Real Estate

WHAT'S AHEAD: Real estate prices may bottom out when mortgage rates drop

“With fewer than 950 sales for the whole year, (2023) was the slowest year for real estate sales since 1997,” said Darcy Toombs of Toombs Team Real Estate Group in Newmarket

Since the start of 2023, single family homes in the GTA, in which Newmarket resides, have risen from $1.268 million to more than $1.3 million.

This year, the average price of a single family home in the GTA peaked in June at $1.402 million, but has since dropped each month to $1.347 million as of October.

Similarly, apartment prices in the GTA have risen in 2023 with the average cost being $698,300 in January and have risen to $713,500 as of October. But, apartments did dip as low as $682,000 in March and peaked at $728,400 in September. 

It was much of the same with townhouses in the GTA throughout the year with the average cost being $797,400 in

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Real Estate

Real estate tech companies continue to get hammered by high mortgage rates

Welcome back to The Interchange, where we take a look at the hottest fintech news of the previous week. This week, we take a look at one startup layoff, another offering an employee ownership buyout option, and much more. If you want to receive The Interchange directly in your inbox every Sunday, head here to sign up!

From a $2B+ valuation to round after round of layoffs

Last week, I reported on Divvy Homes’ third round of layoffs in a year’s time. It was the latest casualty in a beaten down real estate tech sector.

I first wrote about rent-to-own startup Divvy Homes in September 2019 when it announced a $43 million Series B round to help in its mission to help more Americans “move from renters to [home]owners.” I then covered the company’s $110 million Series C in February of 2021.

Of course, at that time, it was

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Real Estate

Sweet-spot mortgage terms and 2025 predictions: Canadian real estate news for July 22

Open this photo in gallery:

Home of the Week – 77 Forest Hill Rd.Rob Holowka/Handout

Here are The Globe and Mail’s top housing and real estate stories this week, with the lowest mortgage rates available in Canada today, commentary from our mortgage expert and one home worth a look.

Take The Globe’s business and investing news quiz

Mortgage rates today range from bad to horrible, but there is a sweet spot

The cheapest mortgage rates today are for a fixed term of five years, but who wants to lock in for five years when rates are thought to be peaking, asks Rob Carrick. One-year mortgages make sense strategically because renewing in 12 months could let you tap into those lower rates, but the premium you’ll pay for having that opportunity is huge. Is there a sweet spot compromise between the two?

Why some mortgage renewal payments could rise into

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Real Estate

CIBC’s mortgage underwriting lapses and one senior’s search for roommates: Canadian real estate news for June 10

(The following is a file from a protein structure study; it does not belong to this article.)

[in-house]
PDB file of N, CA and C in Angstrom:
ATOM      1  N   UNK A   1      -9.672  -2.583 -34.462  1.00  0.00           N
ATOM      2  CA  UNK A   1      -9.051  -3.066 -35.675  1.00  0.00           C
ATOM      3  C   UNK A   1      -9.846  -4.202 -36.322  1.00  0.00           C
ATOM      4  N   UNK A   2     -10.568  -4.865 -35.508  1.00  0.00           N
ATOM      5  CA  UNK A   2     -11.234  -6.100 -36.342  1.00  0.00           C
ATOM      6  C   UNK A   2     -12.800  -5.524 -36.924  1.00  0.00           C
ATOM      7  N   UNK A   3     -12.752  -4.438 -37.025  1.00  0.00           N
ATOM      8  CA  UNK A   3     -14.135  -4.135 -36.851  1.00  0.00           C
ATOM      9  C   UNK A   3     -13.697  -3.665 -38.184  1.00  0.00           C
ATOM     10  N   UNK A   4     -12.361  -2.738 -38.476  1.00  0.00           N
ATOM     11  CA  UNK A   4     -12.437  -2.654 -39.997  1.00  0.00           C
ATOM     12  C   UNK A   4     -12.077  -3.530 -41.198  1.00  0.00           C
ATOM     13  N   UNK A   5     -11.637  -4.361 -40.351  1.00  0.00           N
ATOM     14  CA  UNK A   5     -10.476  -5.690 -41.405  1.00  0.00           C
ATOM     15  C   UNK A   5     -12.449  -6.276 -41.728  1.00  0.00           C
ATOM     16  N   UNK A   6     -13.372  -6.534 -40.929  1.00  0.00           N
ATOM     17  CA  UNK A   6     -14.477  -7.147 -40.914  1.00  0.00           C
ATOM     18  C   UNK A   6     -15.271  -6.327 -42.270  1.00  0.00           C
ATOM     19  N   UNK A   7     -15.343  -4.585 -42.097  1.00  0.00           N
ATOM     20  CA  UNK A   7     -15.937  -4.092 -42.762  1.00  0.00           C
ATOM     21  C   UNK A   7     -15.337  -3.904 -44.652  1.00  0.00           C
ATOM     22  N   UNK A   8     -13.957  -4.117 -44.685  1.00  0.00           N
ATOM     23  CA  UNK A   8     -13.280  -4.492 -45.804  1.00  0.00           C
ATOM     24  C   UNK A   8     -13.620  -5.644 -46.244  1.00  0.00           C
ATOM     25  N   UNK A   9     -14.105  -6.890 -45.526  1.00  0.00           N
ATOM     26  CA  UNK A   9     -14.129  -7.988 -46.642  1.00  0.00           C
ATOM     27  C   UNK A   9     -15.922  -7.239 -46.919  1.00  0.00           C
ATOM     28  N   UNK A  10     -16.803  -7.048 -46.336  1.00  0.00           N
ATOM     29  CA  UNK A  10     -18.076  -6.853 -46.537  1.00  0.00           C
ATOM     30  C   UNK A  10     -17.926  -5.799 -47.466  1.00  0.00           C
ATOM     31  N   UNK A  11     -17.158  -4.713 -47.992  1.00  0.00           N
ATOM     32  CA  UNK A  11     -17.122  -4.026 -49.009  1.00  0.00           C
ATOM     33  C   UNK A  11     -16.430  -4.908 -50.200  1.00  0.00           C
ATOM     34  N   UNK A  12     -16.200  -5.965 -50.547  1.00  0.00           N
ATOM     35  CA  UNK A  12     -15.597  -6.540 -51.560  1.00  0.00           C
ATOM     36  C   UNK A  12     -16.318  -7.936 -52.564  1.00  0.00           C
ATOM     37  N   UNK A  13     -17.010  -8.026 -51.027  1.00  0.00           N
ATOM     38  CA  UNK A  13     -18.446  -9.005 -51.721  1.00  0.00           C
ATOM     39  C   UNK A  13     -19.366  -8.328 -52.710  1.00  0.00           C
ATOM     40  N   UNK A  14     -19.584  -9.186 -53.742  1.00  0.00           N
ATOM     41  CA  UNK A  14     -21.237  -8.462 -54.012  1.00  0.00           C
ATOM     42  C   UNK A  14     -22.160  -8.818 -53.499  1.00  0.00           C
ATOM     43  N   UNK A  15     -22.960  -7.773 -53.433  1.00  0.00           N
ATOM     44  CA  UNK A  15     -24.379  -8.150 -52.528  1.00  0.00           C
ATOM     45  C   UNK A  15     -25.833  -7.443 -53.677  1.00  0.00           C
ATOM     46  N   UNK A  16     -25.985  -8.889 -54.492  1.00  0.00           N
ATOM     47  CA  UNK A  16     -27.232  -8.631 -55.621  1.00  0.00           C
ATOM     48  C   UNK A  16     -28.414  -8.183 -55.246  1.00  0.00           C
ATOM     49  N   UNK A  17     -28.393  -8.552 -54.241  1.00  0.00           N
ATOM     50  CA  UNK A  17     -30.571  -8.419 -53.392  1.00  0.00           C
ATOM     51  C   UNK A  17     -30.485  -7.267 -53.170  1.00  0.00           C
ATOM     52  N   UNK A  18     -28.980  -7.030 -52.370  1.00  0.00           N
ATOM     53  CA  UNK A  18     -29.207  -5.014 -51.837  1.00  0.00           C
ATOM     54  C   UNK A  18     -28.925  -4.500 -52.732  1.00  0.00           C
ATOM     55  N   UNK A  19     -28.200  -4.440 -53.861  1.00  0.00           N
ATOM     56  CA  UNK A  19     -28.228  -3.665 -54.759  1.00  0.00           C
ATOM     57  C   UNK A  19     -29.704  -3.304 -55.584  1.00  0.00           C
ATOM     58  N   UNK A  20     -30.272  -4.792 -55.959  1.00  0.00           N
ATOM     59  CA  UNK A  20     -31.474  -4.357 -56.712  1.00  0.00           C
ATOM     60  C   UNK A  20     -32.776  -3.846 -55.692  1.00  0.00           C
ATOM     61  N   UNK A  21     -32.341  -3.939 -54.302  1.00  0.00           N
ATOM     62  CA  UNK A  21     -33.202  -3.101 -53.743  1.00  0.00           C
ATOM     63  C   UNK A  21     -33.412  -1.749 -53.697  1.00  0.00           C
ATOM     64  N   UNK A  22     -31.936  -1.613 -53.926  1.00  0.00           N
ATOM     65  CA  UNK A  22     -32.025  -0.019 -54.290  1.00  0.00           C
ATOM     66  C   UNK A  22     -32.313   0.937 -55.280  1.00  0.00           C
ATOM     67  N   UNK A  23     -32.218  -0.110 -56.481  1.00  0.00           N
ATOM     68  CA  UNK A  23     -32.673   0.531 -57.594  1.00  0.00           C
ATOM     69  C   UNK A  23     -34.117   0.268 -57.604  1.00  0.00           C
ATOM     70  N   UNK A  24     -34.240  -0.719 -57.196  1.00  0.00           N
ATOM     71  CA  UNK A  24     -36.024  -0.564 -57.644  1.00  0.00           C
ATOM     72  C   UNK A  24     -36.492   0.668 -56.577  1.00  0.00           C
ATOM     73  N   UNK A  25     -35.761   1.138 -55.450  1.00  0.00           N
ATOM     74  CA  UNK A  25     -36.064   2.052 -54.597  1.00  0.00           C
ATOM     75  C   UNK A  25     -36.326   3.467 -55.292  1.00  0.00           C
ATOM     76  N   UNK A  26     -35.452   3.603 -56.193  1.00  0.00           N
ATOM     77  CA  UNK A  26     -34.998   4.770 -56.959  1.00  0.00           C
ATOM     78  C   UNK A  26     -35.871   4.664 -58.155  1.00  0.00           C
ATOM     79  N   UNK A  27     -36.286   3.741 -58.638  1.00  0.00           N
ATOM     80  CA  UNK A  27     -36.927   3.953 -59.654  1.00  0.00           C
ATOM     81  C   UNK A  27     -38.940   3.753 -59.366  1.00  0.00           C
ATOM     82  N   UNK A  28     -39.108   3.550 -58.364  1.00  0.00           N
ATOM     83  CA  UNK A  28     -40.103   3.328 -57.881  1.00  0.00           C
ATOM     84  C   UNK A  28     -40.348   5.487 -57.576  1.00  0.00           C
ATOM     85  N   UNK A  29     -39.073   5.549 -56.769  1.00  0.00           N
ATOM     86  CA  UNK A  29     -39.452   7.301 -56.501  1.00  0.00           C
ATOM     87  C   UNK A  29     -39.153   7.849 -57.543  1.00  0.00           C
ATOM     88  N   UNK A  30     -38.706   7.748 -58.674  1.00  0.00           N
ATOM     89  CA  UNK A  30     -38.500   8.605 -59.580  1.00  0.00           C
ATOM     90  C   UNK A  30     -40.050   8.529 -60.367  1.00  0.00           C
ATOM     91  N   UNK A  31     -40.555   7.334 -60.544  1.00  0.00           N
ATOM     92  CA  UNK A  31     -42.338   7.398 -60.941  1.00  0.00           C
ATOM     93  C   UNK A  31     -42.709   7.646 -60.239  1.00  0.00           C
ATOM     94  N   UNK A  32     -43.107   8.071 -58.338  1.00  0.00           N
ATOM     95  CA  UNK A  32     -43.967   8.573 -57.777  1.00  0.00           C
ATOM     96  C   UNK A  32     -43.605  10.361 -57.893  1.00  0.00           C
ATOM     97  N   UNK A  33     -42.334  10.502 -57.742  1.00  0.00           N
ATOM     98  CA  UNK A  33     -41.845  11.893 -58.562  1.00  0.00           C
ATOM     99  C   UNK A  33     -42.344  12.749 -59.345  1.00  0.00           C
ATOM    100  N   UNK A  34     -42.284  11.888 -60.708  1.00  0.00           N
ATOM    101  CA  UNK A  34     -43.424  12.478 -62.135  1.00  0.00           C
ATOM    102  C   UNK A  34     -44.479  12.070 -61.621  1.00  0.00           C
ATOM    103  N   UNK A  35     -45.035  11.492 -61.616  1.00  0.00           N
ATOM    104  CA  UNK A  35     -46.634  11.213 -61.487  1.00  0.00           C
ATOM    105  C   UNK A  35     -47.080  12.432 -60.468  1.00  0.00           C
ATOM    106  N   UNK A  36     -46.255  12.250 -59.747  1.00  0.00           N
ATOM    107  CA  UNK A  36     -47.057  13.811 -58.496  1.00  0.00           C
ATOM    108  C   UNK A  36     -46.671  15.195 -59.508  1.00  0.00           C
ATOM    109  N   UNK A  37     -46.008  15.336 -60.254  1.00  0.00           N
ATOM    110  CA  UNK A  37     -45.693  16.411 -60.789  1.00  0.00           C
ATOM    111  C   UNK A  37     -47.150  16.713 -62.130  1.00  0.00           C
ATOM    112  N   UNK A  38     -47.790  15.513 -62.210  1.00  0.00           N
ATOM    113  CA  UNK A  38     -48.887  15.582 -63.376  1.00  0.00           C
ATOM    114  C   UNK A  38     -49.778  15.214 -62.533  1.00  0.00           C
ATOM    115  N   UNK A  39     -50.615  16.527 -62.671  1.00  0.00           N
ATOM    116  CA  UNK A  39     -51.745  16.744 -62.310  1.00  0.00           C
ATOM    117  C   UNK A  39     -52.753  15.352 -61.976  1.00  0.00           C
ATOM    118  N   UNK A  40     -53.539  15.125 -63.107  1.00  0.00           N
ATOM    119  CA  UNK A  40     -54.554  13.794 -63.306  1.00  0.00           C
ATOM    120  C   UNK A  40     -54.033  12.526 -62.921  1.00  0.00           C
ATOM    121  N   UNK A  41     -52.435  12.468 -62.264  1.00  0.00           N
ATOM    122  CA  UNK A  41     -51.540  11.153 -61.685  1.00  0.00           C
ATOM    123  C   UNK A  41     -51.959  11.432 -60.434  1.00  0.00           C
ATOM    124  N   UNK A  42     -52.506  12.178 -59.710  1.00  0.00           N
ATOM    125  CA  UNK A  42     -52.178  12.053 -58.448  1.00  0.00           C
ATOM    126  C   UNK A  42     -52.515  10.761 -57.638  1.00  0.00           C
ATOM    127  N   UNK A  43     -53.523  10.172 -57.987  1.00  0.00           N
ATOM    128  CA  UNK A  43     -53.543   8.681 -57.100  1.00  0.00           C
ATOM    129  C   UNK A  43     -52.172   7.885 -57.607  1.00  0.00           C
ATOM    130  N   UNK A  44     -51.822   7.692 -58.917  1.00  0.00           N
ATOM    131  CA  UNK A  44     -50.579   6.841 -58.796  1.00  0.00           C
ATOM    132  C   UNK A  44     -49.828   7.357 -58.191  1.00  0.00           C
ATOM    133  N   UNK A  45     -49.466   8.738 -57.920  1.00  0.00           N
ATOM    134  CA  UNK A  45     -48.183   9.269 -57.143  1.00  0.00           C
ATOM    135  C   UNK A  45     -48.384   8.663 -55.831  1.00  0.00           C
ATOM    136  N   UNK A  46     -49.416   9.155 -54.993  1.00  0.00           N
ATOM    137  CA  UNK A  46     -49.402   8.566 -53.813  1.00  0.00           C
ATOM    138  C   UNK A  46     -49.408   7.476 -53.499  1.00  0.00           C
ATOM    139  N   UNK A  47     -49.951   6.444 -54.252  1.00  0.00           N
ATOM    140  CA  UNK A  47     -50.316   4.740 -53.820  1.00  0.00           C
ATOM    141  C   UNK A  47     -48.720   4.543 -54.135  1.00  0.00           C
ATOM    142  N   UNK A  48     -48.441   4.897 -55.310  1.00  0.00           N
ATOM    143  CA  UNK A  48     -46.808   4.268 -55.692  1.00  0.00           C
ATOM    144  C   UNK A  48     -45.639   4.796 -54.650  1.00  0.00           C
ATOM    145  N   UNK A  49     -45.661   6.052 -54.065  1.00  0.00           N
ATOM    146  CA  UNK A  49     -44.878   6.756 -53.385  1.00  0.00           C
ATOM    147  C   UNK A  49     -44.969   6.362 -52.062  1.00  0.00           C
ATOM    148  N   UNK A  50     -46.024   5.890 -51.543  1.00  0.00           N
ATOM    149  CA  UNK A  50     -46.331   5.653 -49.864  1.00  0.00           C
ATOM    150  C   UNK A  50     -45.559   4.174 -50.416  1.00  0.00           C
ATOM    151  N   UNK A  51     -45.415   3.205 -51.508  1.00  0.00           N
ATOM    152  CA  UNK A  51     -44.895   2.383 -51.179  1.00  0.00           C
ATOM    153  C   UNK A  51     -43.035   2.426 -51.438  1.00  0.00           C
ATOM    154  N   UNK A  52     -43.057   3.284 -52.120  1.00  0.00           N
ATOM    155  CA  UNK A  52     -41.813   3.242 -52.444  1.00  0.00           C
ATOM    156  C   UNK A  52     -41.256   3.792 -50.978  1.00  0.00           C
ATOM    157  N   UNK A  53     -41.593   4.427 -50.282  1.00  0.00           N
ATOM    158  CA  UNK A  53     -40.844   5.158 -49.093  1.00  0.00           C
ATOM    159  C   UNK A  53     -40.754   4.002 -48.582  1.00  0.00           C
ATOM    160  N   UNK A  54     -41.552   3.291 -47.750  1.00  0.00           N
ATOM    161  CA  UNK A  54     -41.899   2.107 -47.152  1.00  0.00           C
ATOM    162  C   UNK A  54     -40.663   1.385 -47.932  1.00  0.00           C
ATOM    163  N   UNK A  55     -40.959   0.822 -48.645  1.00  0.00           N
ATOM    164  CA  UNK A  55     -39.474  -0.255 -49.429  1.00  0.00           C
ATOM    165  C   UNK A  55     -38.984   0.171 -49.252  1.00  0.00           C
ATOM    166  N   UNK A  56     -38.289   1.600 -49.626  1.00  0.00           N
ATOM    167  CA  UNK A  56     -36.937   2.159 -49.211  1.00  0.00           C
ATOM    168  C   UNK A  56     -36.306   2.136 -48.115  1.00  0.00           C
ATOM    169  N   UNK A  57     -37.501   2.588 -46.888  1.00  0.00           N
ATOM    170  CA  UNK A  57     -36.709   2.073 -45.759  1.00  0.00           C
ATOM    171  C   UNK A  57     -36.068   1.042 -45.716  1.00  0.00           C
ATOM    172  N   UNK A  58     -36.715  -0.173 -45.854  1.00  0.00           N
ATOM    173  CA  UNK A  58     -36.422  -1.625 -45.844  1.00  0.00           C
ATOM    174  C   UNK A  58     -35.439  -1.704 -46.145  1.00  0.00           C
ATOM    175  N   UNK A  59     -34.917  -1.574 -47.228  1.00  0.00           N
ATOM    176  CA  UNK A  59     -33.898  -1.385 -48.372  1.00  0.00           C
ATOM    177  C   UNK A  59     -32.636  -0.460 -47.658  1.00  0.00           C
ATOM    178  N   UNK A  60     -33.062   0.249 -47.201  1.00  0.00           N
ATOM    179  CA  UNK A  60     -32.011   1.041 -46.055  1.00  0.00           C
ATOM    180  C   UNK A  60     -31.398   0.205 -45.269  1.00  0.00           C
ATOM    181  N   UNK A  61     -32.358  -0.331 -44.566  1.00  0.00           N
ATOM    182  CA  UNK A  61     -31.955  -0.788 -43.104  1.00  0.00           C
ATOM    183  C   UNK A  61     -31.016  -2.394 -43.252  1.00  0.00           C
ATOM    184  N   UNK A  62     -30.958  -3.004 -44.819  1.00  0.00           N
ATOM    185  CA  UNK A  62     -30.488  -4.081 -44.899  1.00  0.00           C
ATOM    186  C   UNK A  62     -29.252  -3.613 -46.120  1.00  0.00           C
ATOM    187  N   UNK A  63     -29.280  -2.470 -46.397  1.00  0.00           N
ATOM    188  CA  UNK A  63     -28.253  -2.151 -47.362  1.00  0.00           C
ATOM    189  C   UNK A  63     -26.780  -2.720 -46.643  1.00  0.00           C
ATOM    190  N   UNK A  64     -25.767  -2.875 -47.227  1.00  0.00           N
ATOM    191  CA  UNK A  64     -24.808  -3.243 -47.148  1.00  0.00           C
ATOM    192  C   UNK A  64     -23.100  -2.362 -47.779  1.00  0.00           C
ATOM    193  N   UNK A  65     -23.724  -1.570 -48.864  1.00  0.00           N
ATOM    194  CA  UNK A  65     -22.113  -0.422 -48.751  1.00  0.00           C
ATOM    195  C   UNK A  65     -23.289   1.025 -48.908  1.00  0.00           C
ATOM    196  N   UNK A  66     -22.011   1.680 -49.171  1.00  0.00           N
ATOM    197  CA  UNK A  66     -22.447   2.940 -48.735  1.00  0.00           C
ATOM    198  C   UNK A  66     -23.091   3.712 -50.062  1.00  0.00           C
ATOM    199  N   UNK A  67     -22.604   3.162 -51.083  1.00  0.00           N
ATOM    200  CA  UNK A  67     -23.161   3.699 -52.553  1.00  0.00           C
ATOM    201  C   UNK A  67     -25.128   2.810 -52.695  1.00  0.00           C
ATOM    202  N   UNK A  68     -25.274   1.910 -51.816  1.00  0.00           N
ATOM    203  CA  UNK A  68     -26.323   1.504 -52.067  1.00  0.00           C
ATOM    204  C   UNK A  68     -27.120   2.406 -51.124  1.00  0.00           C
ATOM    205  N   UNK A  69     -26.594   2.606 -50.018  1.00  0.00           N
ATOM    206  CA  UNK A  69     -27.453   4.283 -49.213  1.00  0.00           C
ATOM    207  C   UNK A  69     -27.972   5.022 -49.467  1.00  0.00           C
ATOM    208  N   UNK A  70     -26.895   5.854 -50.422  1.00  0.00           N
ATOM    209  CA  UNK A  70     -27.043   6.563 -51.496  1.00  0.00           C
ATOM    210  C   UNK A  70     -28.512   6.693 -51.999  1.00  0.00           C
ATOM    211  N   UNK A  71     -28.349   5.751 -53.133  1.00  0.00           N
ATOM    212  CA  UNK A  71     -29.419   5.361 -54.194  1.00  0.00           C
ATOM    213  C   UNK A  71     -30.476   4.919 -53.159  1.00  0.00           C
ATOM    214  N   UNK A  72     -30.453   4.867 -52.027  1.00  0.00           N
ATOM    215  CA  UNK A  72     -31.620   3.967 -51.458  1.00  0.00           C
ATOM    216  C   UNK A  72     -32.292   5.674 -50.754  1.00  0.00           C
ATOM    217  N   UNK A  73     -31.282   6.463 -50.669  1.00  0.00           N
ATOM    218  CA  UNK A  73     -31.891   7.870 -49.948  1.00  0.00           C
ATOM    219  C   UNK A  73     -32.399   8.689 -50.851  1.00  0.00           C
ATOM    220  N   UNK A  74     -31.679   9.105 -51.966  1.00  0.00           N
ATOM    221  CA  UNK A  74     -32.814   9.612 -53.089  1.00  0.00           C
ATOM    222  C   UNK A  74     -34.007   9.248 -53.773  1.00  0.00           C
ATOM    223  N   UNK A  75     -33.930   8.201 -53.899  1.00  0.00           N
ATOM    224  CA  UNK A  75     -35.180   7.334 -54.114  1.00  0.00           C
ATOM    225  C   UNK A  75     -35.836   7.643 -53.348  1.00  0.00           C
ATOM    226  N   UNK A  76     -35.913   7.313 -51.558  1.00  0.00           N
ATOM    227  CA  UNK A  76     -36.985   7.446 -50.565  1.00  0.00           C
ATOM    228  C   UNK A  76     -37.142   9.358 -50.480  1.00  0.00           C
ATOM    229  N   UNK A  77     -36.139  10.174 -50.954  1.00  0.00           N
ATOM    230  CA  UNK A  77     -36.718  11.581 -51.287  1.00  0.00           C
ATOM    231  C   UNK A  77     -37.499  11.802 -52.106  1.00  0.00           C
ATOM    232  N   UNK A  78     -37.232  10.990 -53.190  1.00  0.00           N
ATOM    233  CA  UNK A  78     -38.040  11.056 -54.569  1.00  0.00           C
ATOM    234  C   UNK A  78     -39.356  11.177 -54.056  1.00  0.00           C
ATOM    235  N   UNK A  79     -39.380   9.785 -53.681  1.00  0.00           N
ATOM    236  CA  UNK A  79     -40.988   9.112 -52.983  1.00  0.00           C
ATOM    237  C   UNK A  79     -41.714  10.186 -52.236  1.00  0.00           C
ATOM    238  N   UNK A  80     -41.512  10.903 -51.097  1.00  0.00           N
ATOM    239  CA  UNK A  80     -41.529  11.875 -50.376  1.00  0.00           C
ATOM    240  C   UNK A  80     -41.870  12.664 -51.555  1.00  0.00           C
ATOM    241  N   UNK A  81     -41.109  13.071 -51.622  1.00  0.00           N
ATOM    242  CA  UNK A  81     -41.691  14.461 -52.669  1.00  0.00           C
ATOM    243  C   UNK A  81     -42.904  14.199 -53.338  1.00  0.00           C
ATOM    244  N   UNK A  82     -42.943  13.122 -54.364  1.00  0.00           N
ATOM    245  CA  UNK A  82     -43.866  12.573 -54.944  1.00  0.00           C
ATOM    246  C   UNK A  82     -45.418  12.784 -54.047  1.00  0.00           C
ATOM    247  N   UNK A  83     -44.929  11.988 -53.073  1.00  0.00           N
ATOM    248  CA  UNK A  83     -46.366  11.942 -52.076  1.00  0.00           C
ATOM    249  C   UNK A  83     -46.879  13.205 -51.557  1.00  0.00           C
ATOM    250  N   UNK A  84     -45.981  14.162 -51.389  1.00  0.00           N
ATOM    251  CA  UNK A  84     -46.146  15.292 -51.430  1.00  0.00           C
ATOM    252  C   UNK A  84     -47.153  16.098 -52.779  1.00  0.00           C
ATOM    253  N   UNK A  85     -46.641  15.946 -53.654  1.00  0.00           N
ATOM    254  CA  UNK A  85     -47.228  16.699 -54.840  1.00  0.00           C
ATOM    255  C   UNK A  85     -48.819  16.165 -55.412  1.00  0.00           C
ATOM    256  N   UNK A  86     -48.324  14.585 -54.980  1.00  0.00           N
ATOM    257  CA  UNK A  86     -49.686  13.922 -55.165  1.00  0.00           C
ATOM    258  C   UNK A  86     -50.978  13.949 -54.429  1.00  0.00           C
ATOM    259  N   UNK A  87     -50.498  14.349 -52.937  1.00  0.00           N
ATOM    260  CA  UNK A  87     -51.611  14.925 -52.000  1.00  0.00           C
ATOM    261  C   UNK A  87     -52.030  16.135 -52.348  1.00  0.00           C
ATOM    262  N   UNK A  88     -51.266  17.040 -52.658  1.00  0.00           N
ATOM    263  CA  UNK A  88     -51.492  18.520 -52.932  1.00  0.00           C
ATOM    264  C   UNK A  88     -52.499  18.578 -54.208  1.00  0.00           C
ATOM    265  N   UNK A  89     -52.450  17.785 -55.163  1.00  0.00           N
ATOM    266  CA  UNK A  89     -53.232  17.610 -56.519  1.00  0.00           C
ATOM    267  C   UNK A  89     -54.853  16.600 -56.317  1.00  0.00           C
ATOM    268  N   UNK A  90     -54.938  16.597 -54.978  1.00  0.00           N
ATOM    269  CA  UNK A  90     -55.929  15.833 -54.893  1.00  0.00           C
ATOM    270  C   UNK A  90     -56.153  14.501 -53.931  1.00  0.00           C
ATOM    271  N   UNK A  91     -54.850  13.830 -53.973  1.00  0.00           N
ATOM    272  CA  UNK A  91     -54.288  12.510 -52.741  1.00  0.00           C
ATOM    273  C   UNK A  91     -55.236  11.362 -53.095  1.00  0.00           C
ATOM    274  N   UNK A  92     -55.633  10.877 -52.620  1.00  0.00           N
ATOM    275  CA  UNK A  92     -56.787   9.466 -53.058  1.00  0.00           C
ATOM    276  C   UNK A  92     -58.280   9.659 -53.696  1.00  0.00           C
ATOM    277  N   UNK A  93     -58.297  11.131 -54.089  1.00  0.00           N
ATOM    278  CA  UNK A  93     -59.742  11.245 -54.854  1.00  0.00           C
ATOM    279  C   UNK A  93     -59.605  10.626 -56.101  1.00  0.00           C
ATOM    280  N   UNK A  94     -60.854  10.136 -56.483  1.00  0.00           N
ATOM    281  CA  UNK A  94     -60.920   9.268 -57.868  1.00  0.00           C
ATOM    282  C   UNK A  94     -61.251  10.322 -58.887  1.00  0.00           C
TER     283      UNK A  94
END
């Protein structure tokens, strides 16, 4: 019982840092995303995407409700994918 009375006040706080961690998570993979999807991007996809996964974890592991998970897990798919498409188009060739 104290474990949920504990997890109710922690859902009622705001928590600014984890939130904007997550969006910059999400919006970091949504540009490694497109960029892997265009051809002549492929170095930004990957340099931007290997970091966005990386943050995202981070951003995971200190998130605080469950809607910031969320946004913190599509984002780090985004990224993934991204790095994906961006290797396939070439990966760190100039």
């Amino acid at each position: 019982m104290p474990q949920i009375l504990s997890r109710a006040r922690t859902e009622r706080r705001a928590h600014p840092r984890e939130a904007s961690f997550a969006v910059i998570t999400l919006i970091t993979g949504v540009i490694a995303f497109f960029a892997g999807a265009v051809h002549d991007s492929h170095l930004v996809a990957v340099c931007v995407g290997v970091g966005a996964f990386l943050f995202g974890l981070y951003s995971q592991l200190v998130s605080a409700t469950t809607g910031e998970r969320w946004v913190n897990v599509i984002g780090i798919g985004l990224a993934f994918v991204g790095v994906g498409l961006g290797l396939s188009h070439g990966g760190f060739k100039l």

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This week in real estate, why relying on your house for retirement is a bad idea.DAN KIRCHNER/Handout

Here are The Globe and Mail’s top housing and real estate stories this week, with the lowest mortgage rates available in Canada today, commentary from our mortgage expert and one home worth a look.

CIBC ordered by banking regulator to fix its mortgage underwriting lapses

CIBC has been under remediation orders from Canada’s banking regulator for more than a year after an audit of its mortgage portfolio uncovered breaches of rules that limit how indebted borrowers can be, James Bradshaw, Tim Kiladze, and Stefanie Marotta reported this week.

Thousands of clients are affected, many of whom had lines of credit that were secured against their homes. When these lines were combined with a mortgage, the total credit exceeded the acceptable thresholds for total debt obligations relative to

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Real Estate

Real estate: Can I just pay interest on my mortgage?


Some Canadians have extended the amortization period on their mortgages, and real estate experts say it could bring uncertainty for renewals.


Amortization refers to the time it takes to pay back a mortgage. As elevated interest rates hit the housing market, some people have been have been extending their amortization period out several decades and are only paying interest on their homes.


Daniel Vyner, the principal broker at DV Capital, said in an interview with BNNBloomberg.ca Monday, the trend points to potential default risks and problems for some buyers.


In his view, variable-rate mortgage holders with fixed payments are nearing, or have already hit their trigger rate, which refers to when a homeowner’s mortgage payment is not sufficient to cover the interest accumulated since their last payment. 


“These extended amortizations, this is really just a temporary Band-Aid solution, which in my view is preventing

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